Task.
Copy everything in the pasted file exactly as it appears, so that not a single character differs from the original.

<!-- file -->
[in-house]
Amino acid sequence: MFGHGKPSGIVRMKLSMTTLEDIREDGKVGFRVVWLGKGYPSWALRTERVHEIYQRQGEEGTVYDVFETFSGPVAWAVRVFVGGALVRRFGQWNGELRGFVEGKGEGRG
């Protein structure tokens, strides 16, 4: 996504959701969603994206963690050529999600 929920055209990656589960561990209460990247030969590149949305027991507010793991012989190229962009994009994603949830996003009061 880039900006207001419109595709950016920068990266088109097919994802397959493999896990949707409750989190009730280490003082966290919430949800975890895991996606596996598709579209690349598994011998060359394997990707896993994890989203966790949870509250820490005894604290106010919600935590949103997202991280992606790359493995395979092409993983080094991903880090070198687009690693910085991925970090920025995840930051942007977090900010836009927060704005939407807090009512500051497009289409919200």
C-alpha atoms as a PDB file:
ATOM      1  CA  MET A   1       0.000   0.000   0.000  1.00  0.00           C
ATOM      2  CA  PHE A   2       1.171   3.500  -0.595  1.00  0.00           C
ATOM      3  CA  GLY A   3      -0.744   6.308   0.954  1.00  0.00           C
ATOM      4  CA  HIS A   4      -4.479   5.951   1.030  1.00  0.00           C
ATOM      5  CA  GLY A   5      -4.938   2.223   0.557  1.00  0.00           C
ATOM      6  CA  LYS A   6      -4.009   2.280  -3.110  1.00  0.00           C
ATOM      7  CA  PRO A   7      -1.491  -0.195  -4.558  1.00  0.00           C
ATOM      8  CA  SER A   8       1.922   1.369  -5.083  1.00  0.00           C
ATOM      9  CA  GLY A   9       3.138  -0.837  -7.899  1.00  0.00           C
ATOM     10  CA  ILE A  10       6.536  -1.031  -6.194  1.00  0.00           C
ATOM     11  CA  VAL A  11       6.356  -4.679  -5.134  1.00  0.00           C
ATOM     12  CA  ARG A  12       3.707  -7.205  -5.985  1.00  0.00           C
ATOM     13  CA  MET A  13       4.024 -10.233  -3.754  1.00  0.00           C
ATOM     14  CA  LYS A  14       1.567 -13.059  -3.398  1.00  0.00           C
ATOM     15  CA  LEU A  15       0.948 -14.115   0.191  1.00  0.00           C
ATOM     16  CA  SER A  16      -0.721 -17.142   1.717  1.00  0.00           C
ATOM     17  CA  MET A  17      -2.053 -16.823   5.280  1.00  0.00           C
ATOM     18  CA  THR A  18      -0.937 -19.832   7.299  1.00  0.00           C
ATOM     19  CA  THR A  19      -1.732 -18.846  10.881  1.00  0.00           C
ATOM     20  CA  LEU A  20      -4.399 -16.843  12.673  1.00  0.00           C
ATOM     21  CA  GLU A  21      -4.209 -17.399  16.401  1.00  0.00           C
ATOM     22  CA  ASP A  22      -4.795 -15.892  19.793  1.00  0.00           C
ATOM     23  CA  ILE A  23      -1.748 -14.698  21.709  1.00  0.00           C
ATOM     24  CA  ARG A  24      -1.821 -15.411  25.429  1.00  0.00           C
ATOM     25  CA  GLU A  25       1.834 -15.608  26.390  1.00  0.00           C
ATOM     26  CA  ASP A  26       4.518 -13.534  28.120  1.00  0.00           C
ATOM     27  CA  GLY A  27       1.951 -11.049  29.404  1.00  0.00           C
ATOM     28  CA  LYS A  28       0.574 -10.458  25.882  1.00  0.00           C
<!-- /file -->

[in-house]
Amino acid sequence: MFGHGKPSGIVRMKLSMTTLEDIREDGKVGFRVVWLGKGYPSWALRTERVHEIYQRQGEEGTVYDVFETFSGPVAWAVRVFVGGALVRRFGQWNGELRGFVEGKGEGRG
């Protein structure tokens, strides 16, 4: 996504959701969603994206963690050529999600 929920055209990656589960561990209460990247030969590149949305027991507010793991012989190229962009994009994603949830996003009061 880039900006207001419109595709950016920068990266088109097919994802397959493999896990949707409750989190009730280490003082966290919430949800975890895991996606596996598709579209690349598994011998060359394997990707896993994890989203966790949870509250820490005894604290106010919600935590949103997202991280992606790359493995395979092409993983080094991903880090070198687009690693910085991925970090920025995840930051942007977090900010836009927060704005939407807090009512500051497009289409919200």
C-alpha atoms as a PDB file:
ATOM      1  CA  MET A   1       0.000   0.000   0.000  1.00  0.00           C
ATOM      2  CA  PHE A   2       1.171   3.500  -0.595  1.00  0.00           C
ATOM      3  CA  GLY A   3      -0.744   6.308   0.954  1.00  0.00           C
ATOM      4  CA  HIS A   4      -4.479   5.951   1.030  1.00  0.00           C
ATOM      5  CA  GLY A   5      -4.938   2.223   0.557  1.00  0.00           C
ATOM      6  CA  LYS A   6      -4.009   2.280  -3.110  1.00  0.00           C
ATOM      7  CA  PRO A   7      -1.491  -0.195  -4.558  1.00  0.00           C
ATOM      8  CA  SER A   8       1.922   1.369  -5.083  1.00  0.00           C
ATOM      9  CA  GLY A   9       3.138  -0.837  -7.899  1.00  0.00           C
ATOM     10  CA  ILE A  10       6.536  -1.031  -6.194  1.00  0.00           C
ATOM     11  CA  VAL A  11       6.356  -4.679  -5.134  1.00  0.00           C
ATOM     12  CA  ARG A  12       3.707  -7.205  -5.985  1.00  0.00           C
ATOM     13  CA  MET A  13       4.024 -10.233  -3.754  1.00  0.00           C
ATOM     14  CA  LYS A  14       1.567 -13.059  -3.398  1.00  0.00           C
ATOM     15  CA  LEU A  15       0.948 -14.115   0.191  1.00  0.00           C
ATOM     16  CA  SER A  16      -0.721 -17.142   1.717  1.00  0.00           C
ATOM     17  CA  MET A  17      -2.053 -16.823   5.280  1.00  0.00           C
ATOM     18  CA  THR A  18      -0.937 -19.832   7.299  1.00  0.00           C
ATOM     19  CA  THR A  19      -1.732 -18.846  10.881  1.00  0.00           C
ATOM     20  CA  LEU A  20      -4.399 -16.843  12.673  1.00  0.00           C
ATOM     21  CA  GLU A  21      -4.209 -17.399  16.401  1.00  0.00           C
ATOM     22  CA  ASP A  22      -4.795 -15.892  19.793  1.00  0.00           C
ATOM     23  CA  ILE A  23      -1.748 -14.698  21.709  1.00  0.00           C
ATOM     24  CA  ARG A  24      -1.821 -15.411  25.429  1.00  0.00           C
ATOM     25  CA  GLU A  25       1.834 -15.608  26.390  1.00  0.00           C
ATOM     26  CA  ASP A  26       4.518 -13.534  28.120  1.00  0.00           C
ATOM     27  CA  GLY A  27       1.951 -11.049  29.404  1.00  0.00           C
ATOM     28  CA  LYS A  28       0.574 -10.458  25.882  1.00  0.00           C